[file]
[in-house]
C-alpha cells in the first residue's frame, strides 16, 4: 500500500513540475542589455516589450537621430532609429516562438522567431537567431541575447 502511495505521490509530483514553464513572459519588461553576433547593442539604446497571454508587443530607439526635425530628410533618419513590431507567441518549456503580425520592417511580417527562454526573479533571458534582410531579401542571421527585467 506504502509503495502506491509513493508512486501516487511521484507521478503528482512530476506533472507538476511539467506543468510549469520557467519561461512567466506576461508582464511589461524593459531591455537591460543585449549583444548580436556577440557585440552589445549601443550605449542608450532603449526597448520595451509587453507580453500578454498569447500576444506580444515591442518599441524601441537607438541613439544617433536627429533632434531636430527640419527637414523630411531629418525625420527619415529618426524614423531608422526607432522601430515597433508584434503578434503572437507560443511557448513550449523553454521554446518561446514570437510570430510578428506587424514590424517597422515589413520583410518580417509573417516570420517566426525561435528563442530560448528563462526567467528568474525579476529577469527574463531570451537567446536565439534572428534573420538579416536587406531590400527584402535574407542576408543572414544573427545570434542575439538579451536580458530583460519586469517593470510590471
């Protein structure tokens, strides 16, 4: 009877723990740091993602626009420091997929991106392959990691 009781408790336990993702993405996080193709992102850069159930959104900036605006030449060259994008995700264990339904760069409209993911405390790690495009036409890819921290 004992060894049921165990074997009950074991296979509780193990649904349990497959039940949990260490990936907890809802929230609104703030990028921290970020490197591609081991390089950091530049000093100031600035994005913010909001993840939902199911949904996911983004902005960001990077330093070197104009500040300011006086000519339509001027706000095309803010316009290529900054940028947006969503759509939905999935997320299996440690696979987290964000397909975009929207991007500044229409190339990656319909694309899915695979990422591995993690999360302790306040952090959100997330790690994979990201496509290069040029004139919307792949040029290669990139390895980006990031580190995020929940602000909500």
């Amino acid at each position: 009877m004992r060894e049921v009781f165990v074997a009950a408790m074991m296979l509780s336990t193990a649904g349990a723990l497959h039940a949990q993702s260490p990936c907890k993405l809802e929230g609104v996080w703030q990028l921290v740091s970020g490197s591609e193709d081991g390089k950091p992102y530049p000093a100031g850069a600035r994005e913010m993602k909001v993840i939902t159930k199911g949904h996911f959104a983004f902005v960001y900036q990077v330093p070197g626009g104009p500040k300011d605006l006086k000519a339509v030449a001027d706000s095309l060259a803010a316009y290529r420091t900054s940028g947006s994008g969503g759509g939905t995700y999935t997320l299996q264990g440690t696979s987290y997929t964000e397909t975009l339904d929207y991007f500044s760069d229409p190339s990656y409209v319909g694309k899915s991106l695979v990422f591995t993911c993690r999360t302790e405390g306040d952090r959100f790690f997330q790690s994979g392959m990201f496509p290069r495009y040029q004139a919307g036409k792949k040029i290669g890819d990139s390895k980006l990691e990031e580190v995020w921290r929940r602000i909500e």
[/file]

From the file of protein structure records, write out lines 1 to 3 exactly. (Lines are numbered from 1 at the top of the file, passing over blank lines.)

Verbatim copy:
[in-house]
C-alpha cells in the first residue's frame, strides 16, 4: 500500500513540475542589455516589450537621430532609429516562438522567431537567431541575447 502511495505521490509530483514553464513572459519588461553576433547593442539604446497571454508587443530607439526635425530628410533618419513590431507567441518549456503580425520592417511580417527562454526573479533571458534582410531579401542571421527585467 506504502509503495502506491509513493508512486501516487511521484507521478503528482512530476506533472507538476511539467506543468510549469520557467519561461512567466506576461508582464511589461524593459531591455537591460543585449549583444548580436556577440557585440552589445549601443550605449542608450532603449526597448520595451509587453507580453500578454498569447500576444506580444515591442518599441524601441537607438541613439544617433536627429533632434531636430527640419527637414523630411531629418525625420527619415529618426524614423531608422526607432522601430515597433508584434503578434503572437507560443511557448513550449523553454521554446518561446514570437510570430510578428506587424514590424517597422515589413520583410518580417509573417516570420517566426525561435528563442530560448528563462526567467528568474525579476529577469527574463531570451537567446536565439534572428534573420538579416536587406531590400527584402535574407542576408543572414544573427545570434542575439538579451536580458530583460519586469517593470510590471
């Protein structure tokens, strides 16, 4: 009877723990740091993602626009420091997929991106392959990691 009781408790336990993702993405996080193709992102850069159930959104900036605006030449060259994008995700264990339904760069409209993911405390790690495009036409890819921290 004992060894049921165990074997009950074991296979509780193990649904349990497959039940949990260490990936907890809802929230609104703030990028921290970020490197591609081991390089950091530049000093100031600035994005913010909001993840939902199911949904996911983004902005960001990077330093070197104009500040300011006086000519339509001027706000095309803010316009290529900054940028947006969503759509939905999935997320299996440690696979987290964000397909975009929207991007500044229409190339990656319909694309899915695979990422591995993690999360302790306040952090959100997330790690994979990201496509290069040029004139919307792949040029290669990139390895980006990031580190995020929940602000909500």